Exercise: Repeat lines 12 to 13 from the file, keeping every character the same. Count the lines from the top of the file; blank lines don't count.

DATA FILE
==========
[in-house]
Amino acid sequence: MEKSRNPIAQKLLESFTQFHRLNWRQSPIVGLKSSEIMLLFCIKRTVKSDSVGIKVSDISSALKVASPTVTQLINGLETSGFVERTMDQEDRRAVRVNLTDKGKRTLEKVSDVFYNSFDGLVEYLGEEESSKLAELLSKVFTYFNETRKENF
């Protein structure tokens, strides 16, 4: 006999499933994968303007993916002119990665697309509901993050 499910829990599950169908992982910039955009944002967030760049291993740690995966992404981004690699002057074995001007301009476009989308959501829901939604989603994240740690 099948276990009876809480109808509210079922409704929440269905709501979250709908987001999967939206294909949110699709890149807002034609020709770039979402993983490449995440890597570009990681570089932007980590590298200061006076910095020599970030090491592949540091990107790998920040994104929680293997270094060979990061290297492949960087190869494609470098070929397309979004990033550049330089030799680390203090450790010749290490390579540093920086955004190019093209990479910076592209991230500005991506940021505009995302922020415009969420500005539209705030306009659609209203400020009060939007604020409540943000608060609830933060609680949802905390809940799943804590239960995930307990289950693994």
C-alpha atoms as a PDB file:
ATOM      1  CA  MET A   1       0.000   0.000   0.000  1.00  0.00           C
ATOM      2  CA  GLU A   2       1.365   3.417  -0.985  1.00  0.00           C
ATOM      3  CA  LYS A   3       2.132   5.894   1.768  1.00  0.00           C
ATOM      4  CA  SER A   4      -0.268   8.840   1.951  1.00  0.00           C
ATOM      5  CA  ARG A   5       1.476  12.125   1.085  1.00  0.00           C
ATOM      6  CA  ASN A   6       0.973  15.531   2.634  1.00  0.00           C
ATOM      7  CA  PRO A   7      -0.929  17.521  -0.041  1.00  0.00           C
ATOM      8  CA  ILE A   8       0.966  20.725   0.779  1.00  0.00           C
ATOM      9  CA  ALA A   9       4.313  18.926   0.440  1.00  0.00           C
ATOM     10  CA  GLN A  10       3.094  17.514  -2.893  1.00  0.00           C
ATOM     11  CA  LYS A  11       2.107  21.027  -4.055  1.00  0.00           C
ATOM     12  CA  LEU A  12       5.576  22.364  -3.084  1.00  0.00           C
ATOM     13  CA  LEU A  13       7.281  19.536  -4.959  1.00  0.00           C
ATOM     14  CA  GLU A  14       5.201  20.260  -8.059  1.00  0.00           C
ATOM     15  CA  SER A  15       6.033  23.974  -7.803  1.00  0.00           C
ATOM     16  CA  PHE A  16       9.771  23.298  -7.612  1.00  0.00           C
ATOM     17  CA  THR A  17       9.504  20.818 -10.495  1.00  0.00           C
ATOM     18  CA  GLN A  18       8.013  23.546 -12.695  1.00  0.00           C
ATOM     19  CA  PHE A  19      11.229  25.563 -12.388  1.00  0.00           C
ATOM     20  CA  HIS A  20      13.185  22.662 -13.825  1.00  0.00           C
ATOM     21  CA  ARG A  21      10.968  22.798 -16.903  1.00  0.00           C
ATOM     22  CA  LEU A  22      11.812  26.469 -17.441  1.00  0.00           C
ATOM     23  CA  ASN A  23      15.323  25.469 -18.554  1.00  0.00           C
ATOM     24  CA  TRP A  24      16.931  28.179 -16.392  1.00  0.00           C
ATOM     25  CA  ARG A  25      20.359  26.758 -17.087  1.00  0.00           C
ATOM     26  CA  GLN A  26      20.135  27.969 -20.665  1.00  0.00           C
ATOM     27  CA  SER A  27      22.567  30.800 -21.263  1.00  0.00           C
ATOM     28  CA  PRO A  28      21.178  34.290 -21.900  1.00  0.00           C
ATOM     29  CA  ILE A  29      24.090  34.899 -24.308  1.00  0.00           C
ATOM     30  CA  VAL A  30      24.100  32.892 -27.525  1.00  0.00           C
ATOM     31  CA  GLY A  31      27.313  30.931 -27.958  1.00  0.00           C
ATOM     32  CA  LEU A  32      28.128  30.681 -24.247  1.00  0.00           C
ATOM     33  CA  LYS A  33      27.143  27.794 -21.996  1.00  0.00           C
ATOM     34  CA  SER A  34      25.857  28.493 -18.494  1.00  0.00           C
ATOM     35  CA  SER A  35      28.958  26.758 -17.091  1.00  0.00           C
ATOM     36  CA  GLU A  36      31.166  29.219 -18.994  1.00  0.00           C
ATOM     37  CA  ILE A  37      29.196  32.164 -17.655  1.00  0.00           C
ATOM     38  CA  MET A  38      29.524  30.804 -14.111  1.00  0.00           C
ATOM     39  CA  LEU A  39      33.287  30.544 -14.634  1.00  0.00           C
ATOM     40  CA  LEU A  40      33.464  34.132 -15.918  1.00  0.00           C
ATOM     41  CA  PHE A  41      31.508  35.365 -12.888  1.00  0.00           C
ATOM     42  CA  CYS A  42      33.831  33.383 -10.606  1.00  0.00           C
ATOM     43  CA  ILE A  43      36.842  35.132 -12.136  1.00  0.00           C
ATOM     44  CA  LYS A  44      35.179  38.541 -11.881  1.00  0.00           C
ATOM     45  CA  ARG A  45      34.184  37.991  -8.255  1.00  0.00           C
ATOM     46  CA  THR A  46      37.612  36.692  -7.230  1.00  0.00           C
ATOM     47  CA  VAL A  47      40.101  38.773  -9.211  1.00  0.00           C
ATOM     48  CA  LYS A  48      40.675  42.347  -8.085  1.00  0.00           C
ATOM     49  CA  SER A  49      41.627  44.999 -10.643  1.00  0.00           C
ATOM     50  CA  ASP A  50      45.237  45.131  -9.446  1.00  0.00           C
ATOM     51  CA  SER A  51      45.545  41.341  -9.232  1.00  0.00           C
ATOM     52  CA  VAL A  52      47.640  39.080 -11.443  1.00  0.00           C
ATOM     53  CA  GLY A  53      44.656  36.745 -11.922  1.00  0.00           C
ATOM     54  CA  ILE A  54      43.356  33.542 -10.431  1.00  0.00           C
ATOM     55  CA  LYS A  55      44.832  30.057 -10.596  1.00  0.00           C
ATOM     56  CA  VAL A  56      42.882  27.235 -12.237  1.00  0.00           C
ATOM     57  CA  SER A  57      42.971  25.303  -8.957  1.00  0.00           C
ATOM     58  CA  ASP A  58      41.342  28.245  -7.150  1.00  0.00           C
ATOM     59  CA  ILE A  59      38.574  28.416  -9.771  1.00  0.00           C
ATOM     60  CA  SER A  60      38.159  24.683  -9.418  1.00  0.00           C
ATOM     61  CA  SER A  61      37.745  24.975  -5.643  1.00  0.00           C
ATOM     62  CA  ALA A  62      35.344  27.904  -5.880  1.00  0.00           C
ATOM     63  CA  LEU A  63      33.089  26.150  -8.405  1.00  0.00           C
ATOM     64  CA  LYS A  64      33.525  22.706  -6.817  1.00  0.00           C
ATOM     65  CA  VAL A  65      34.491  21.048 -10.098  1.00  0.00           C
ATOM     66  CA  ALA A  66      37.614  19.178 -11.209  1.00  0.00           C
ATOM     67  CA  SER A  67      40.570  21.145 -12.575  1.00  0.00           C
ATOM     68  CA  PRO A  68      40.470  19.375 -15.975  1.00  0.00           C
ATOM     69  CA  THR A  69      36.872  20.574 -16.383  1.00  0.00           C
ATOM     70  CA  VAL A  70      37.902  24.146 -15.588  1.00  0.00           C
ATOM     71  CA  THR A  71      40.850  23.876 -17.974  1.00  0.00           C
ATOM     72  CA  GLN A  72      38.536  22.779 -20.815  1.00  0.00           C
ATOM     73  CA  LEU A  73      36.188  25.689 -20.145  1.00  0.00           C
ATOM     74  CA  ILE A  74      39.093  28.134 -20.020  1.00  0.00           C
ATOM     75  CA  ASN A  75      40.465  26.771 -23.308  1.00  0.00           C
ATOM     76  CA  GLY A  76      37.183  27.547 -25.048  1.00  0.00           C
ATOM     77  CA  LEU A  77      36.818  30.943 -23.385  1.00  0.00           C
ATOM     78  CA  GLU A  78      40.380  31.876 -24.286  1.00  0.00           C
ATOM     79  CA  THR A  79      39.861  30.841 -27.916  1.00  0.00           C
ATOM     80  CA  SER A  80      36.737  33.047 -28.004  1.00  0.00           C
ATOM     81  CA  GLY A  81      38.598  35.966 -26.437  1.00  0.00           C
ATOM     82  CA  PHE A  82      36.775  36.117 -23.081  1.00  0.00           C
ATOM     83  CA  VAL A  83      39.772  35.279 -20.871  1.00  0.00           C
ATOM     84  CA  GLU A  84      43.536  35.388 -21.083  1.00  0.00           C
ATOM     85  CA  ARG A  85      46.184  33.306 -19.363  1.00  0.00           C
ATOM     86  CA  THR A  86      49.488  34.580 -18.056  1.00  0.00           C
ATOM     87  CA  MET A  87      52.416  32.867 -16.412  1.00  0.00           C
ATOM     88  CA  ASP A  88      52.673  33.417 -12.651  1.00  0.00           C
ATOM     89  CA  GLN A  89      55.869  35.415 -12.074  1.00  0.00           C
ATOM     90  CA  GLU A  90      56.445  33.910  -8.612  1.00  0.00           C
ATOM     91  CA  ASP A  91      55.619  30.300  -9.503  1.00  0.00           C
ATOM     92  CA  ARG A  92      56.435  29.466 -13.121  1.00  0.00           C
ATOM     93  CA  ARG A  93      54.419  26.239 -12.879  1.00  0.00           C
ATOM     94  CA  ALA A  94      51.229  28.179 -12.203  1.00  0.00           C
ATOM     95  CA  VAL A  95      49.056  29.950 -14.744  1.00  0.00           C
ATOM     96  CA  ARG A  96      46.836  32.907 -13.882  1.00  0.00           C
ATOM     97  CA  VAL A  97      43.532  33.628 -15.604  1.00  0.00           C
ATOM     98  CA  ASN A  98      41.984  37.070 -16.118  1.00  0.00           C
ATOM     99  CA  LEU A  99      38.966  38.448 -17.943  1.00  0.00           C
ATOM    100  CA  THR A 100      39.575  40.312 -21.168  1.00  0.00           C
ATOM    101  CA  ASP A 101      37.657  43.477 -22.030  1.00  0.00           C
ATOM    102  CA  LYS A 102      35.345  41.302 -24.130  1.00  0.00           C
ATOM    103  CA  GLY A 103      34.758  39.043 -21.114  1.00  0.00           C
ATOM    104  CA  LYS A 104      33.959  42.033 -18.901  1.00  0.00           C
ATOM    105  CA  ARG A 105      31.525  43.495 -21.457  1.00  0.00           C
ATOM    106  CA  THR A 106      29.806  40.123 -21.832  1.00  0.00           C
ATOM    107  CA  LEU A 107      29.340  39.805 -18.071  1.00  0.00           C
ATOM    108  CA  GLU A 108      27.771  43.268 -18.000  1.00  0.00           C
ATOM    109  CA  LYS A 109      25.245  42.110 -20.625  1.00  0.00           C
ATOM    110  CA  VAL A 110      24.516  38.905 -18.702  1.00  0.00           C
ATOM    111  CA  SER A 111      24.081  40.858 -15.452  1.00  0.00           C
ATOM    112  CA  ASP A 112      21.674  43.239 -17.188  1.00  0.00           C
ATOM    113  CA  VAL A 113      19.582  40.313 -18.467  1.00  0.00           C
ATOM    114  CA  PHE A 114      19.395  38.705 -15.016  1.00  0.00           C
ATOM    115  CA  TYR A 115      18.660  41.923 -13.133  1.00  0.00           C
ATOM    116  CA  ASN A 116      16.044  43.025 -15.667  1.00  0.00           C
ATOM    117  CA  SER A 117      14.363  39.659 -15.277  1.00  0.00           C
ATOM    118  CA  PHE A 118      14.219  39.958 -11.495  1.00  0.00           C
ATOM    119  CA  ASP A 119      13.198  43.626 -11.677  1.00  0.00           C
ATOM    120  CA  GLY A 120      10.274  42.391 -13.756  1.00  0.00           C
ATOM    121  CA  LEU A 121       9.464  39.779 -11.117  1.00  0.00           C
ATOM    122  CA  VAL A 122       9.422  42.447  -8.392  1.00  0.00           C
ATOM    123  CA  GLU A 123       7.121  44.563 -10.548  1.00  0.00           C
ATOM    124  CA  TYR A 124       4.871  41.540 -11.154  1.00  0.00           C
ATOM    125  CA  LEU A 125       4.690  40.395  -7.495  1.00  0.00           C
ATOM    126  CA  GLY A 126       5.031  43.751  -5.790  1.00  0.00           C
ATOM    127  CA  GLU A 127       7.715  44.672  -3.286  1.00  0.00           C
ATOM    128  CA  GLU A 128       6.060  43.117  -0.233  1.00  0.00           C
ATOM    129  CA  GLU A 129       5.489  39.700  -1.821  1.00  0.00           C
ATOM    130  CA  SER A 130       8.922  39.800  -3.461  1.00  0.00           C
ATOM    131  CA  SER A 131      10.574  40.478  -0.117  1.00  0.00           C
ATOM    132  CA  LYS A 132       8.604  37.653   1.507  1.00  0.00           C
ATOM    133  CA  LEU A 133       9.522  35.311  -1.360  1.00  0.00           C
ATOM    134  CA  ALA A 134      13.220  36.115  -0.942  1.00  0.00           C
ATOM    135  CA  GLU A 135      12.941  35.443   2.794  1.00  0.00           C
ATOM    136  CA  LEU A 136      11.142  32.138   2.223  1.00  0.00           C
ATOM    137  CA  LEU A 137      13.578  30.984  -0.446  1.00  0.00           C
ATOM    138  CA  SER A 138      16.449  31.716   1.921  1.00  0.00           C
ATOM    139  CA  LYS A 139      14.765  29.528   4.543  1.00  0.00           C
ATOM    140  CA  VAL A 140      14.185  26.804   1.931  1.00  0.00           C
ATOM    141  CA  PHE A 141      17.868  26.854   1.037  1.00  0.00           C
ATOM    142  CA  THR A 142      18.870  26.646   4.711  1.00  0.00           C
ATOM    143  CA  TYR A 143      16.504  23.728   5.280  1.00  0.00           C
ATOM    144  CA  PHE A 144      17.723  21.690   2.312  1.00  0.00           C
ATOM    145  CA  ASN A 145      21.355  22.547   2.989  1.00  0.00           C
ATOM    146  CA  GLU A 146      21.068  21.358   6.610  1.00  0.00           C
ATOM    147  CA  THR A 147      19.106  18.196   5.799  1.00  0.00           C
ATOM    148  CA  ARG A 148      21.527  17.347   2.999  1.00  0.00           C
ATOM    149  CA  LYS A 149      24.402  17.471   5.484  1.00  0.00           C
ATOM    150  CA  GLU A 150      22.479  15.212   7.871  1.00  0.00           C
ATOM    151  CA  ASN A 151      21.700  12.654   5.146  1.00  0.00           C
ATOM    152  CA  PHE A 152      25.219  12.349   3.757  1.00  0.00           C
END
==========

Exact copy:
ATOM      8  CA  ILE A   8       0.966  20.725   0.779  1.00  0.00           C
ATOM      9  CA  ALA A   9       4.313  18.926   0.440  1.00  0.00           C